Hmmmm - If it was a game of chess it could look like one side has taken 3 pieces (and not pawns) and the other side still has to get a big piece. The collective may have taken more of the incumbents pawns but you really need the bigger pieces otherwise you get creamed towards the middle and end of the match.

Bury Asian dead in NZ?

This idea is mental. Bring your dead bodies over here to bury? - I don't think so! Has anyone asked the tangata whenua? Oh don't worry they already have real estate agents out looking for land for them - bloody hell.

Wednesday, March 25, 2009

Awarua - is it a bluff?

I note that restrictions are being placed upon those welcome to attend the hui down south. I am not sure whether this will really benefit the collective because it might create an illusion about their support. (When you have secret meetings and you get worked up about things then you can actually believe that everyone thinks like you).

Sure they will have the numbers and Mark will be walking into the 'enemy camp'. I am also sure that Tikanga will be observed, everyone will have their say... and nothing will change. All entrenched views will stay entrenched. Perhaps the kanohi ki te kanohi aspect will help, but we have already seen the non-results of that from Kaikoura.

Perhaps this will be the big battle - which might mean we are nearing the end of the beginning or the beginning of the end!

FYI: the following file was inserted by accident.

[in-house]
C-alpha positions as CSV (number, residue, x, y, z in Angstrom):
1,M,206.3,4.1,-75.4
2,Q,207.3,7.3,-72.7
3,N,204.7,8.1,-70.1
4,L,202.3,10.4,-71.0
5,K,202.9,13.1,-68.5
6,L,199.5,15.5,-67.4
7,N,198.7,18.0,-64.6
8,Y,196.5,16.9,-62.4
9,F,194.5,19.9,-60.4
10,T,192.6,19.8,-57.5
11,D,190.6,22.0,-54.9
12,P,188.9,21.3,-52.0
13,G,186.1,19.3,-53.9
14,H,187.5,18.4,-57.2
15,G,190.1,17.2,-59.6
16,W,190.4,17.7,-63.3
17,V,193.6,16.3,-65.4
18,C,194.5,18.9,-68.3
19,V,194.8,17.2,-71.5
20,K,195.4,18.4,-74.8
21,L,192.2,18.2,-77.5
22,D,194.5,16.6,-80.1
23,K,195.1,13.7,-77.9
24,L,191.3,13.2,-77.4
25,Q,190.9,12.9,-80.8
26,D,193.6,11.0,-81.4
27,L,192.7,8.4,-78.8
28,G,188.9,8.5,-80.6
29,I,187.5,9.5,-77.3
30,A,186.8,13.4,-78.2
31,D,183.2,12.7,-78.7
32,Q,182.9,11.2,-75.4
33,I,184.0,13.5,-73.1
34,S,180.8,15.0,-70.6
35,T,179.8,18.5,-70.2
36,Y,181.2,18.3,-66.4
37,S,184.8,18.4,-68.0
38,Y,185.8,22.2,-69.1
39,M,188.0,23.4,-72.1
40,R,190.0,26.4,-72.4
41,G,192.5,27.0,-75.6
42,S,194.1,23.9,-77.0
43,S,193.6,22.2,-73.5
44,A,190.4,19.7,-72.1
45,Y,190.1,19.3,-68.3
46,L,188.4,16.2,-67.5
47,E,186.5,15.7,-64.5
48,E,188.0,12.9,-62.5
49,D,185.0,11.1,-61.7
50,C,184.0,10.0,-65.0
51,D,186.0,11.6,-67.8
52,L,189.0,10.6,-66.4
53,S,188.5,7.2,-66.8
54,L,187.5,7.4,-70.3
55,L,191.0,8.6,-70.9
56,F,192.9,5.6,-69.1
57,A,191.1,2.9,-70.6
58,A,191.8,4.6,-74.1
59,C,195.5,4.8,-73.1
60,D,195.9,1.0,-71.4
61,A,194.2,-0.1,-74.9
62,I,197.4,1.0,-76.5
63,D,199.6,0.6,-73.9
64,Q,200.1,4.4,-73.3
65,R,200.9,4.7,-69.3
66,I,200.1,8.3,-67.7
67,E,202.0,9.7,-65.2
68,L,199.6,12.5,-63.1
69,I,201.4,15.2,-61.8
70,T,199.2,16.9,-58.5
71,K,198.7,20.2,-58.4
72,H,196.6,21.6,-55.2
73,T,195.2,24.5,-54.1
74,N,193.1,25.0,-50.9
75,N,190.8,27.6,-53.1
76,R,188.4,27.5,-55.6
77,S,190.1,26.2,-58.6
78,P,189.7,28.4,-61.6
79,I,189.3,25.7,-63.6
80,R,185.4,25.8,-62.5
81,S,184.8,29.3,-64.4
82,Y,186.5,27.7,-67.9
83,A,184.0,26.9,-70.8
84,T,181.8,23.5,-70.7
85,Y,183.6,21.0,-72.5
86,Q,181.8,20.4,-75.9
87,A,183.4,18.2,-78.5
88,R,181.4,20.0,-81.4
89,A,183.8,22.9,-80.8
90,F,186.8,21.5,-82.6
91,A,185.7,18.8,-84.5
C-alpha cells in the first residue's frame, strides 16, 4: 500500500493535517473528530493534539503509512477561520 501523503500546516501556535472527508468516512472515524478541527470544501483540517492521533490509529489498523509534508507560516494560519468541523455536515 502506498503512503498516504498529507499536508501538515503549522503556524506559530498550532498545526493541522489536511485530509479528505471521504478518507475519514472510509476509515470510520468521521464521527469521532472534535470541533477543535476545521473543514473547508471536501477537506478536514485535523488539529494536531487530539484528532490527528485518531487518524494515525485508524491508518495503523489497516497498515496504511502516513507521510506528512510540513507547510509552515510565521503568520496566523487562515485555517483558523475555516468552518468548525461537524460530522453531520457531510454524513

Monday, March 23, 2009

50 million ways to make me your lover

Here is an alternative idea to use the 50 million, that no final decision has been made on yet, for the building of the House of Tahu.

Get serious about our language

It's great to see young Ngai Tahu who can speak the language. For many older iwi members there has not been the opportunity to learn, and now many in their 30's, 40's and 50's would love to learn, if it was made easier.

I think one of the big barriers is money. It's is difficult to imagine going to college for a year to learn Te reo, on a student income or maybe using savings. How can someone take time off their job to do the hours needed to learn. I don't think 2 hours a week at Te reo class can do the job unfortunately.

So if we take the 50 million and cut it into 50 x 1 million pieces we have 1 million a year to spend for 50 years. That should make the whole thing totally funded. Take the 1 million and cut it so that you provide a full scholarship for 12 people of $50,000 each. Everyone gets $50,000 to offset, during the full years learning, their income.

Everything can be measured and the 12 people will have to do the learning otherwise the money is refunded on a prorata basis. That is $600 thousand. The other $400 thousand or so is used to pay tutors, resources etc.

Part of the deal is that the learners must go back into their communities and teach other Ngai Tahu. At the end of the first 12 months we have 12 good speakers going back into their communities and teaching our language. Another 12 people begin the program. The initial 12 do more advanced courses similar to the current good offerings.

At the end of 24 months we have another 12 starting and so on. All for very little money.